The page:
You’ve only got so much space and money to invest in your home gym. When it comes to at-home cardio training, most people buy one machine. The two most popular choices are the treadmill and the rowing machine, but which one is better?
Although you don’t do cardio to build muscle, you do want to get as much muscle stimulation as you can from your workout. Doing so will increase your muscular endurance and potentially add a little muscle. So how do the treadmill and rowing machine compare when it comes to muscle stimulation?
In terms of working the lower body, the treadmill does a better job of working it than the rowing machine. In terms of muscle-building potential, though, there is not a lot of room for improvement on the treadmill. Apart from increasing the incline and running faster, your resistance will be pretty much the same. On the rowing machine, there is more potential to increase your intensity by rowing faster and increasing resistance.
For your upper body, the treadmill does very little. That is not the case with the rowing machine. A rowing workout will involve around 80% of the muscles in your body, including the latissimus dorsi, trapezius, rhomboids, deltoids, forearms and biceps. At the same time, the rowing action is working the glutes, quads, hamstrings and calves of the lower body. The rowing machine also does a better job of activating the core area, especially the abs and the erector spinae, both of which are needed to keep the body stable as you are rowing.
Both rowing and running on the treadmill are effective calorie burners. There are a lot of variables that determine how many calories you will burn but there is enough research to state that the same person exercising at the same level of intensity will burn more calories on a treadmill than on a rowing machine.
The number of calories burned during the actual workout, however, is not the end of the story. As mentioned previously, rowing better activates the muscles of your body as it provides the best muscle-building potential. The more muscle mass you have on your body, the more energy your body needs to use up to sustain that muscle. As a result, you will have a higher resting metabolic rate to burn more calories when you are not working out.
Running on the treadmill is what is considered an open-chain exercise because it requires you to lift your foot off the surface to perform the exercise. The problem with this is that every time your foot comes back down to the surface, there is some degree of impact on your joints.
Even though modern treadmills provide advanced running bed cushioning, you will still experience a degree of negative joint impact to the ankles, knees and hips when you use a treadmill.
In contrast to running on a treadmill, using a rowing machine is a closed chain type of exercise. Your feet remain in a set position when you’re rowing so that there is virtually no impact on your joints. In fact, rowing has actually been shown to be beneficial for your joints. A 2014 study showed an average 30% improvement in knee, elbow and shoulder mobility after eight weeks of rowing.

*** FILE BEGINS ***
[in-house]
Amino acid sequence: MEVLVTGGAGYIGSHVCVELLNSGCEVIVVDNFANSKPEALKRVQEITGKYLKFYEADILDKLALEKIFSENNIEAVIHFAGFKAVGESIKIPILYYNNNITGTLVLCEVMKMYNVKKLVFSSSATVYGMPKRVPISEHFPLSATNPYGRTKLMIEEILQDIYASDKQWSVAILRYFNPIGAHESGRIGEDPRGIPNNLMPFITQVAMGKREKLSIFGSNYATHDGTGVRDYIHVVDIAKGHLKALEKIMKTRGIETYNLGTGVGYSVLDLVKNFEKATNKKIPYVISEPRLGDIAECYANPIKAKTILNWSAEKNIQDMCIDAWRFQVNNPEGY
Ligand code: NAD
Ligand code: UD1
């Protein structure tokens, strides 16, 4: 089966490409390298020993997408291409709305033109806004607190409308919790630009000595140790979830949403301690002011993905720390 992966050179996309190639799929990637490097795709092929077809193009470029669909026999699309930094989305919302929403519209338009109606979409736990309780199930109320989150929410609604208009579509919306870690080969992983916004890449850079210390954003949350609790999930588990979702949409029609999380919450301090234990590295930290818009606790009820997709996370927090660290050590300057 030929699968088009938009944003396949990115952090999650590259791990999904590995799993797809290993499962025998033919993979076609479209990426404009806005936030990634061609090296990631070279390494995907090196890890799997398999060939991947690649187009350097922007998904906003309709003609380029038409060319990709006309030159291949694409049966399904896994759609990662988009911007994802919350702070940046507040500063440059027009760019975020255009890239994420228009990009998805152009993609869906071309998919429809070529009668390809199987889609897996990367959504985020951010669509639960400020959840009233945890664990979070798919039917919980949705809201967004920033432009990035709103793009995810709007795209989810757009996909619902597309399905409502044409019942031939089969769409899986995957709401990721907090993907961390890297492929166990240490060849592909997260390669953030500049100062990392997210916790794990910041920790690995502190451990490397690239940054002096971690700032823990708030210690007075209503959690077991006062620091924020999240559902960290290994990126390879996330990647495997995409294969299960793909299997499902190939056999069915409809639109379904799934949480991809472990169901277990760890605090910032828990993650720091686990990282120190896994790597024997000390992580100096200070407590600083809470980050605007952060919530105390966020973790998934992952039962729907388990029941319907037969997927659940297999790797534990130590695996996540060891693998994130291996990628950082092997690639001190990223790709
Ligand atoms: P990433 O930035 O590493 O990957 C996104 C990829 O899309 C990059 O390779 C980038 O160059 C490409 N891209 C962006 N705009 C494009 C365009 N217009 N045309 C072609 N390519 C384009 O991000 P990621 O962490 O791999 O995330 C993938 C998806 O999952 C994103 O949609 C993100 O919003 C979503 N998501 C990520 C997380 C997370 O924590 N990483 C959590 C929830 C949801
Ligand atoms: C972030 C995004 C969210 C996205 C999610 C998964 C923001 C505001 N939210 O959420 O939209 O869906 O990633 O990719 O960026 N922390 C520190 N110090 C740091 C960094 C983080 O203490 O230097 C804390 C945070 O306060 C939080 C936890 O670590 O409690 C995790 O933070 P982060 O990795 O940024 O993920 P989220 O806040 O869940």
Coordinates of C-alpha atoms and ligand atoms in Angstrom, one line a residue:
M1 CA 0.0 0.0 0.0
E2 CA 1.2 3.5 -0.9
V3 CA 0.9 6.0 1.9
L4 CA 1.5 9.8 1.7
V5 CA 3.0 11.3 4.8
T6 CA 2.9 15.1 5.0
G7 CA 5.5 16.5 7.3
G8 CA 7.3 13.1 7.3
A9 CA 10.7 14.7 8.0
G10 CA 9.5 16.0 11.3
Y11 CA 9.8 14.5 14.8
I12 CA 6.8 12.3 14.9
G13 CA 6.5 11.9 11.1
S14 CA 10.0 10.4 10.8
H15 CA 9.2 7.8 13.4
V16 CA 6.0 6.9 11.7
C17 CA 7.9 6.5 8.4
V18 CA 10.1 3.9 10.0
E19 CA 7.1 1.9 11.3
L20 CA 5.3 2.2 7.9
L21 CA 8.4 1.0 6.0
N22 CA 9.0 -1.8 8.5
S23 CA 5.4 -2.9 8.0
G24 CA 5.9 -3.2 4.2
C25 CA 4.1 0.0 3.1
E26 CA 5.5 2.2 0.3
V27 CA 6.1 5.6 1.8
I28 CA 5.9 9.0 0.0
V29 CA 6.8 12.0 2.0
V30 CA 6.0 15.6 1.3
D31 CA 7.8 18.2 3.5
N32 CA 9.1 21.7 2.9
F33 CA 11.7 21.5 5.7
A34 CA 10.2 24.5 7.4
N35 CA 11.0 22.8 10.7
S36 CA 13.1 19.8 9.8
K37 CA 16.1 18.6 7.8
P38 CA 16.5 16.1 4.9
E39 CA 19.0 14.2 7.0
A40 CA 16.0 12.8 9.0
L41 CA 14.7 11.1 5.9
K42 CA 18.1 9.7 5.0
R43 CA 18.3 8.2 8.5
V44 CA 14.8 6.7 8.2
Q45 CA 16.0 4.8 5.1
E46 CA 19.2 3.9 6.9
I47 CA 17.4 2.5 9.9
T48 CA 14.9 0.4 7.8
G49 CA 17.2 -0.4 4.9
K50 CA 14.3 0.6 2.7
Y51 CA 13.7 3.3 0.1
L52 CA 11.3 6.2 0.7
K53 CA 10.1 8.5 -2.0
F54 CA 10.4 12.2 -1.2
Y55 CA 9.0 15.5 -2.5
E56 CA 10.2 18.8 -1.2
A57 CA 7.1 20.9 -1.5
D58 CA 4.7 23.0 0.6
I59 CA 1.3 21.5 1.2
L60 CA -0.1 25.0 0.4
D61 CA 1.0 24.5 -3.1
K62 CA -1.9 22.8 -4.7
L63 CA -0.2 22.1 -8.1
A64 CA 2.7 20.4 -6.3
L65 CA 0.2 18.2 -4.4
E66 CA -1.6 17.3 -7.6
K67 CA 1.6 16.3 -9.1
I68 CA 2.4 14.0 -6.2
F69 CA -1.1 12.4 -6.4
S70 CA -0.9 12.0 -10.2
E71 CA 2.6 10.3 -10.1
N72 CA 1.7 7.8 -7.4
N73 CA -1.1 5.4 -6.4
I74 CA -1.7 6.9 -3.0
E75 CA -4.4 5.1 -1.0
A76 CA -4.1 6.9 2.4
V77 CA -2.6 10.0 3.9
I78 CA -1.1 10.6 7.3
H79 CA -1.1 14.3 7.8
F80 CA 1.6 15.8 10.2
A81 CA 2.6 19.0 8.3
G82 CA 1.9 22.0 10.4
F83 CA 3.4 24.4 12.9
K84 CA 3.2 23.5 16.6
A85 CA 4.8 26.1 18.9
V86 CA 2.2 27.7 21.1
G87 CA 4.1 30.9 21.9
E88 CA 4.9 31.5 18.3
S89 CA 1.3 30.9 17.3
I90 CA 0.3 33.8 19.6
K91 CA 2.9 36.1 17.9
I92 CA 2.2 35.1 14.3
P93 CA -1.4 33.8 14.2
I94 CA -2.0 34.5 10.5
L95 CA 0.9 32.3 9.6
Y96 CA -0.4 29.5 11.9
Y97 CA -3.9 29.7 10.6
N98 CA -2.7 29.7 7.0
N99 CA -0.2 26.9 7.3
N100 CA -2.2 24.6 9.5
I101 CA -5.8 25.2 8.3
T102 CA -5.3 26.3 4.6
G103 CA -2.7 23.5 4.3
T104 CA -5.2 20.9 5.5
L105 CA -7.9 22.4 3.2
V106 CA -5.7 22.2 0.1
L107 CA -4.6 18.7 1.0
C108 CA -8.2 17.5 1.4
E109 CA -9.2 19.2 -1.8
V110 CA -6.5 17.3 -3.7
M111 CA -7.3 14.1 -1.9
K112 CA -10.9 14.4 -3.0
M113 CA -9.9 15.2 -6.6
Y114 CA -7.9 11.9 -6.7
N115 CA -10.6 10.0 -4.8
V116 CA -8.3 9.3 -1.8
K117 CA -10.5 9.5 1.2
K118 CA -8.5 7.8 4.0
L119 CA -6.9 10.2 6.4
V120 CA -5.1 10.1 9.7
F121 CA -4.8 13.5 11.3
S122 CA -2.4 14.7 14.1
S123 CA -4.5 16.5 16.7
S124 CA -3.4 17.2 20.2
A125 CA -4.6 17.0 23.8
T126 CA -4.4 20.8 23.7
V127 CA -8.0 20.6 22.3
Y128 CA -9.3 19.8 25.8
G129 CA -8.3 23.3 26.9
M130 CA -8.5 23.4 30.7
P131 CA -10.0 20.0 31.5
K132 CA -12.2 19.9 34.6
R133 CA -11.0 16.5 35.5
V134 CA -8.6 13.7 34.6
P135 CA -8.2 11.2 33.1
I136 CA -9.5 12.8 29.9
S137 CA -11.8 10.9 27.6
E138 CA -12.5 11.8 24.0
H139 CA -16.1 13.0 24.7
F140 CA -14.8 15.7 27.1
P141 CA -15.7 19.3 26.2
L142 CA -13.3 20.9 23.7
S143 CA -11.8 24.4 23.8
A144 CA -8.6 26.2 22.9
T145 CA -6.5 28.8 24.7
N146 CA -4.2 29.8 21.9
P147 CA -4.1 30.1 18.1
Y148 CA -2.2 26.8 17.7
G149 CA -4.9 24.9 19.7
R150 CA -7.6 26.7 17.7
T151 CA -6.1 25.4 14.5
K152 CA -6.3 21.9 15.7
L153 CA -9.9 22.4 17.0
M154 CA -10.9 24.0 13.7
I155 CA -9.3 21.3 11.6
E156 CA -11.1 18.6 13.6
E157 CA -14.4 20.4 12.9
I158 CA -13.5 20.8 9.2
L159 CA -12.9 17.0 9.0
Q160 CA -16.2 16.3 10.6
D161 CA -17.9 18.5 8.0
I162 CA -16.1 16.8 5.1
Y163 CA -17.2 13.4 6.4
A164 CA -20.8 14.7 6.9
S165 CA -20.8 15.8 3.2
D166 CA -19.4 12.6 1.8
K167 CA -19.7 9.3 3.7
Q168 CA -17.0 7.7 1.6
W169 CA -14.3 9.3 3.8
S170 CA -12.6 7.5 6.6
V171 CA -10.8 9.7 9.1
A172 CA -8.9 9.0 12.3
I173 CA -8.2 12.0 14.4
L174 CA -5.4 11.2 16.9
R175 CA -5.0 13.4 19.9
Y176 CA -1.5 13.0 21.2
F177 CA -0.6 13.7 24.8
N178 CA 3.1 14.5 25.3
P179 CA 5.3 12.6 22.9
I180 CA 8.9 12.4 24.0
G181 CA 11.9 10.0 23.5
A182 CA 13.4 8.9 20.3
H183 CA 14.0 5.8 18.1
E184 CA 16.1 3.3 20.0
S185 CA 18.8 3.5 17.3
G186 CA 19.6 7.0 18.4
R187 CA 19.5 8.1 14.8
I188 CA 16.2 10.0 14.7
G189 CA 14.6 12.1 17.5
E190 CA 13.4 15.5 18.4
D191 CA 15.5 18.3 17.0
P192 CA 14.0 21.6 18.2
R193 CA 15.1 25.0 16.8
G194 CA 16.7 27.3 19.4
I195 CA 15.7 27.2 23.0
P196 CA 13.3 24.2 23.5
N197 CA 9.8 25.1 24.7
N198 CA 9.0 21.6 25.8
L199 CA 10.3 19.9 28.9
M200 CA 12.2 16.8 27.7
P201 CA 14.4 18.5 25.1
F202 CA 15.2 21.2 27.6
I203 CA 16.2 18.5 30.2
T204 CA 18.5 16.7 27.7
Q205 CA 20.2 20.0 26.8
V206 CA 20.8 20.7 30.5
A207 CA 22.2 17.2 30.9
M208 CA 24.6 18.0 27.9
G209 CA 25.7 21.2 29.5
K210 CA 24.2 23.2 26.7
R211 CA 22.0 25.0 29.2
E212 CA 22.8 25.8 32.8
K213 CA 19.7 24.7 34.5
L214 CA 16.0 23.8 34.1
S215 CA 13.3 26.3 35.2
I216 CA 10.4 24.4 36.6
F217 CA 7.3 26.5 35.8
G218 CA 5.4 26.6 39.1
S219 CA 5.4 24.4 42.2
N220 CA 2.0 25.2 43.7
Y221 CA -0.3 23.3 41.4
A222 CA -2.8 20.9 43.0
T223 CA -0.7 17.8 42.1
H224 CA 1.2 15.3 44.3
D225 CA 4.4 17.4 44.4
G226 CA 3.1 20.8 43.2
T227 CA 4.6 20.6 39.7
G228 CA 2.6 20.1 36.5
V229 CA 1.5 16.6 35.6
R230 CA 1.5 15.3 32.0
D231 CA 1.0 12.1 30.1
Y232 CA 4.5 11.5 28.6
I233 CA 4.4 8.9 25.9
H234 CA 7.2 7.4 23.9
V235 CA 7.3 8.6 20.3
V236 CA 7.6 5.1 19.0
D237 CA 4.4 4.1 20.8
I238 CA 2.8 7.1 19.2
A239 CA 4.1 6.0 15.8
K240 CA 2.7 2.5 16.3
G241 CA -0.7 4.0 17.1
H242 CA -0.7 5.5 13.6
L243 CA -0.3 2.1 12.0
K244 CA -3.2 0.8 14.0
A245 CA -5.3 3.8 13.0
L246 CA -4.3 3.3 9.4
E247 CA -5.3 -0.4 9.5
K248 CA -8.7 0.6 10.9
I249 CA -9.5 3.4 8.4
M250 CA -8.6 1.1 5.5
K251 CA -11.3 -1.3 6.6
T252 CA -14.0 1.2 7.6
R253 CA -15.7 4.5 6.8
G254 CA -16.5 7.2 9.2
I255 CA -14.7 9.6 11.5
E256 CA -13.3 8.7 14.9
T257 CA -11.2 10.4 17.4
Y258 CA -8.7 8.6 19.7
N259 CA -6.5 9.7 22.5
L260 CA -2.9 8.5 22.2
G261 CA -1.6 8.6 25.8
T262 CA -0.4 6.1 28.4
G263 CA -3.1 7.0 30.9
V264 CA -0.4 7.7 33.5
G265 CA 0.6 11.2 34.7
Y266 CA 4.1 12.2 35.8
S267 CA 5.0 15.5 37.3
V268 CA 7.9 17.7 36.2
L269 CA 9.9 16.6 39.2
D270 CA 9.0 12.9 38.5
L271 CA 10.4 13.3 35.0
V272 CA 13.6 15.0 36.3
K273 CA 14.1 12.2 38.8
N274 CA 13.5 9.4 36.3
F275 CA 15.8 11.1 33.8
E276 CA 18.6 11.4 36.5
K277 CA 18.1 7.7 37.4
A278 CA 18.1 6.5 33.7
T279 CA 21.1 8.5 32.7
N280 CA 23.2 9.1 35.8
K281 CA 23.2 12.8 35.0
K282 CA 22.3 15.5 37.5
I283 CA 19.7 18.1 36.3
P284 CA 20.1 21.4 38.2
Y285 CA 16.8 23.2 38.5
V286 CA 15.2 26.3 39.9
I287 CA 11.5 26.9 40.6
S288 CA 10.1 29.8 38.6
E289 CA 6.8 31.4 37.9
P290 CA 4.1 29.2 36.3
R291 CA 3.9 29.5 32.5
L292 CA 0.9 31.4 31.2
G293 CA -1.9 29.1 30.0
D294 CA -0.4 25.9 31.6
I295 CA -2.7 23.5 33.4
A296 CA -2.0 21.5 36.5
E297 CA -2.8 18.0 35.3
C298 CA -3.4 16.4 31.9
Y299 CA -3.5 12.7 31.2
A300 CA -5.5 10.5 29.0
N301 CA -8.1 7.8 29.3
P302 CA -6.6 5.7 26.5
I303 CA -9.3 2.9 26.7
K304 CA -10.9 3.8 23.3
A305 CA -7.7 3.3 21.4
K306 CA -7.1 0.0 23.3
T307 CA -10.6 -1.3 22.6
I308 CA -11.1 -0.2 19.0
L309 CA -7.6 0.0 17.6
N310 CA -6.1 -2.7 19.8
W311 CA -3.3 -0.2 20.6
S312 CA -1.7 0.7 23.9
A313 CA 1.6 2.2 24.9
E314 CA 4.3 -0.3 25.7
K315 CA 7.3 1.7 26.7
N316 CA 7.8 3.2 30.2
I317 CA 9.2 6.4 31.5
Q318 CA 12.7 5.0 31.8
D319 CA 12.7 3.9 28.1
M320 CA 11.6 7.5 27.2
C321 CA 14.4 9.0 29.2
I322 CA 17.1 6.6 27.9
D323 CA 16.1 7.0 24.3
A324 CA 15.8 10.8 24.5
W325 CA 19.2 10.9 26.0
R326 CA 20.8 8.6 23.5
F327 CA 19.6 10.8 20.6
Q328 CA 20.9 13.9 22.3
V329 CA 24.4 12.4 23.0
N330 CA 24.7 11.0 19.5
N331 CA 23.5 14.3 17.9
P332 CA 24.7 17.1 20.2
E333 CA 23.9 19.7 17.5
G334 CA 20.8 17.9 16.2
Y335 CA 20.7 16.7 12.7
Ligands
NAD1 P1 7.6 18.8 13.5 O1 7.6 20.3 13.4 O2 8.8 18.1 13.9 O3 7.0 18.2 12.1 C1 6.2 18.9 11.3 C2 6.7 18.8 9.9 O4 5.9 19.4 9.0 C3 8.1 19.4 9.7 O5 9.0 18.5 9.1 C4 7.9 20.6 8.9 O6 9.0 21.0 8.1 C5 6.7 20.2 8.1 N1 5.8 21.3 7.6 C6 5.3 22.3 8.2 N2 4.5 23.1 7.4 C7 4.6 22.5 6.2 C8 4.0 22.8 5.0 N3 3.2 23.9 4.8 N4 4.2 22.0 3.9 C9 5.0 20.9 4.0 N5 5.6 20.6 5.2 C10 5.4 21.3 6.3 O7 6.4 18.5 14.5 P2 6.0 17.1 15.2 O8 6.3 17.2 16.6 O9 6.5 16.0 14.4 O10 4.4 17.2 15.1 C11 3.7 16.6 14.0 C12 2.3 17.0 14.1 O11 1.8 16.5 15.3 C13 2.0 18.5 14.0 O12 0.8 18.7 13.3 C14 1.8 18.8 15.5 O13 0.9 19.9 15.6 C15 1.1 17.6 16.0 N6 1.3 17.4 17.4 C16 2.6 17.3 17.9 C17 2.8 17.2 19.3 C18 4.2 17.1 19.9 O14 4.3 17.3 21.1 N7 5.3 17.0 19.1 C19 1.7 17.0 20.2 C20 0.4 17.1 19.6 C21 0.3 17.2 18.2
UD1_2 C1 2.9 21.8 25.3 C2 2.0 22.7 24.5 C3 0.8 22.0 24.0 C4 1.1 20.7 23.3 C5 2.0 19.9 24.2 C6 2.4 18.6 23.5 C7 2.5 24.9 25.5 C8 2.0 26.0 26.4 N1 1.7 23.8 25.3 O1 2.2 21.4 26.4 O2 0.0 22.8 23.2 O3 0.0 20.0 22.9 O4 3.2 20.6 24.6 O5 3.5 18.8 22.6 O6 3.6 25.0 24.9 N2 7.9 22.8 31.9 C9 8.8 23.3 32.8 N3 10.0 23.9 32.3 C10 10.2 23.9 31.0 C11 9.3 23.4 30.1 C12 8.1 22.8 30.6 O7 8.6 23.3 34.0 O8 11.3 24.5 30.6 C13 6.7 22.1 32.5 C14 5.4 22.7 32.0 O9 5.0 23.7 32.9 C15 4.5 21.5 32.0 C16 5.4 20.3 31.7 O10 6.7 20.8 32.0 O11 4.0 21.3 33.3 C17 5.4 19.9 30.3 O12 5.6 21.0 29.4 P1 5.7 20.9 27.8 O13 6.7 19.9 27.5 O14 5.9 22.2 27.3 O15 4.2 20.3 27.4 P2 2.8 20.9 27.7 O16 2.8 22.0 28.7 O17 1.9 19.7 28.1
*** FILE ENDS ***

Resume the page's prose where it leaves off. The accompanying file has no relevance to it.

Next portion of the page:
Both running on a treadmill and rowing provide an effective cardio workout to improve your heart strength and improve your blood circulation. In terms of direct benefit, the treadmill will do a better job of improving your cardio fitness than rowing.
Both the treadmill and the rowing machine will allow you to get into the target heart training zone for cardio benefits. However, it will take longer to get there on a rowing machine, which is why the treadmill is slightly more efficient in this respect. The difference, though, is only minimal.
Many people equate weight loss with calorie burn, but there is more to it than that. As we’ve already touched upon, the more muscle mass you are carrying, the higher your metabolism will be. That will allow you to burn more calories long term.
Running on a treadmill will probably help to get your scale weight down faster. That is because it will help you to burn off body fat. However, when you exercise on a rowing machine, you will also be putting on some muscle mass at the same time that you are losing body fat. Because muscle is a lot more dense than fat, you can lose a lot of fat and gain a little muscle but see no change on the scale. You will, however, look a lot better in the mirror!
In terms of long-lasting fat loss, the rowing machine is a better option than the treadmill.
Both the treadmill and the rowing machine are great cardio options. After considering five areas of comparison between the two, when it comes to working your muscles, joint friendliness and long-term fat loss, the rowing machine comes out on top. However, if your main interest is in improving your cardiovascular fitness, the treadmill is the better option.
At the end of the day, the best exercise machine for you is the one you enjoy the most and will, therefore, most consistently use.
About the Author
Sam Watson is a functional movement coach, ex-collegiate rower and writer at Start Rowing, with over 10 years of experience in the industry. She has a passion for health and exercise and loves being able to help others move more freely.